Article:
Reading the Foreign Victorian Beyond Britain

January 26, 2016

Queen Victoria’s long reign (1837–1901) was a prolific time for British novelists. The Brontë sisters, Charles Dickens, William Thackeray, Wilkie Collins, George Eliot, Anthony Trollope, and Thomas Hardy, among others, created classics during this time that remain among our most beloved and widely read books. Literature mirrors its society, and Victorian literature was no exception, depicting a growing awareness of inequalities and moves toward democratization—by-products of the Industrial Revolution—juxtaposed with persistent and stuffy social constraints, particularly on women. The “novel of manners” portrayed these social strictures. Not only England but much of Europe experienced similar tensions between progressive tendencies and rigid social rules. As a result, great writers from outside Britain also created “Victorian” novels. With their vivid and realistic descriptions of setting and character, these novels hold pride of place next to their British counterparts. 

 

The DollBolesław Prus. The Doll. Trans. David J. Welsh. Central European University Press. 1996.

A wonderful evocation of life in Warsaw in the latter half of the nineteenth century, Prus knits a compelling tale of Wokulski, a striver who pursues the love of a heartless Warsaw socialite and the respect of the Polish aristocracy. His ambition and heedless desire for the beautiful Izabela lead him to sacrifice his money, his pride, and his happiness. 

 

The Maias: Episodes of a Romantic LifeJosé Maria de Eça de Queirós. The Maias: Episodes of a Romantic Life. Trans. Margaret Jull Costa. New Directions. 2007.

A Portuguese patriarch returns to his ancestral home in Lisbon with his grandson, with whom he struggles to instill a sense of family history and honor. The young Carlos Eduardo is a doctor by profession, but his chief pursuit is having a good time, deploying all the advantages of his wealth and status. His love affair with a mysterious beauty creates scandal and heartbreak when her past and true identity are revealed.

 

The Family MashberDer Nister. The Family Mashber. Trans. Leonard Wolf. Summit Books. 1987.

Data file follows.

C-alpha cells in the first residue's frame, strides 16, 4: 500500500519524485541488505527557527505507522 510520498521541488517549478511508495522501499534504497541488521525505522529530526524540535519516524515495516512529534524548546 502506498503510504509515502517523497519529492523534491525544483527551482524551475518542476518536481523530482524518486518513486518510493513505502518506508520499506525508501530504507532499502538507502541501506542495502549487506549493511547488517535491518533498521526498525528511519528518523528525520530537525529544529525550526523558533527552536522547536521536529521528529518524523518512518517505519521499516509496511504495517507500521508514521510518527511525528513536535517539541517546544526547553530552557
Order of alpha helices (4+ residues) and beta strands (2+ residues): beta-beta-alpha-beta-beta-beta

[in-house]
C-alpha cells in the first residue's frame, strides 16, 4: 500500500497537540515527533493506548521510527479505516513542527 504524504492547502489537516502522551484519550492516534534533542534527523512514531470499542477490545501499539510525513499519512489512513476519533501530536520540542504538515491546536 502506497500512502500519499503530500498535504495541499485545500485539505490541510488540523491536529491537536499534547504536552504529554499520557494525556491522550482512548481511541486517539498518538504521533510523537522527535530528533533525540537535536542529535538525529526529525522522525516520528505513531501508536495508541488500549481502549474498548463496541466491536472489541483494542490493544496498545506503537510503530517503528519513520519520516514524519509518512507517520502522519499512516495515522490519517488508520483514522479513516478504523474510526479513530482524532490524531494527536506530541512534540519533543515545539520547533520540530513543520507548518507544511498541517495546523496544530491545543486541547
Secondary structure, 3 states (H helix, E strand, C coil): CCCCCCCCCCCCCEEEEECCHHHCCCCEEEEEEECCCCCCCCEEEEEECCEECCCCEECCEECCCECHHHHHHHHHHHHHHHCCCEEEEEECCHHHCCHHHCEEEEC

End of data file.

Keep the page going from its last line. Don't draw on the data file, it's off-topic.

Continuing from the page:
Moshe is the eldest son of a wealthy mercantile family in western Ukraine and a prominent leader in the local Jewish community. His brother, Luzi, returns home after years of wandering in search of spiritual fulfillment. Luzi loves Moshe but is openly critical of his brother’s profession and opulent lifestyle. With a large cast of colorful characters, this novel examines the moral hypocrisy of the town’s merchants and the financial decline of a family. Pinchus Kahanovich, who wrote under the pseudonym “Der Nister,” was arrested and executed by Soviet authorities. A sequel to The Family Mashber was reportedly completed before his arrest but never found.

 

Eline VereLouis Couperus. Eline Vere. Trans. Ina Rilke. Archipelago Books. 2010.

Eline lives a disaffected and privileged existence in The Hague. Her friends and relatives desperately try to marry her off to someone of her station, but Eline questions her love for her betrothed and ambivalently allows circumstances to pull her closer and closer to an older cousin with an unsavory past.

 

BuddenbrooksThomas Mann. Buddenbrooks: The Decline of a Family. Trans. John E. Woods. Knopf. 1993.

The story of the economic and moral fall of a prominent German family, the members of which are brought to life in Mann’s vibrant and observant style. Mann describes the slow and painful descent of a wealthy family with sympathy and subtle humor.

  

Fortunata and JacintaBenito Pérez Galdós. Fortunata and Jacinta. Trans. Agnes Moncy Gullón. Penguin Books. 1973.

Set in Madrid, a young dilettante, Juanito Santa Cruz, has a fling with Fortunata, a woman from the lower class, impregnates and abandons her. He later marries his cousin, Jacinta, and confesses his prior indiscretions. Jacinta is barren and becomes obsessed with adopting her husband’s child all the while Santa Cruz continues to pursue liaisons with Fortunata.

 

Anna KareninaLeo Tolstoy. Anna Karenina. Trans. Richard Pevear & Larissa Volokhonsky. Viking. 2001.

While already enjoying a large readership, it would be remiss to omit Tolstoy’s masterpiece of St. Petersburg society. Within its pages collide an obsessive passion, a roguish lover, and a husband who stands firm in upholding society’s expectations of women and marriage. 

 

Lori Feathers is a freelance book critic and member of the National Book Critics Circle. Her recent reviews can be found at Words Without Borders, Full Stop, World Literature Today, Three Percent, Rain Taxi, and on Twitter @LoriFeathers.

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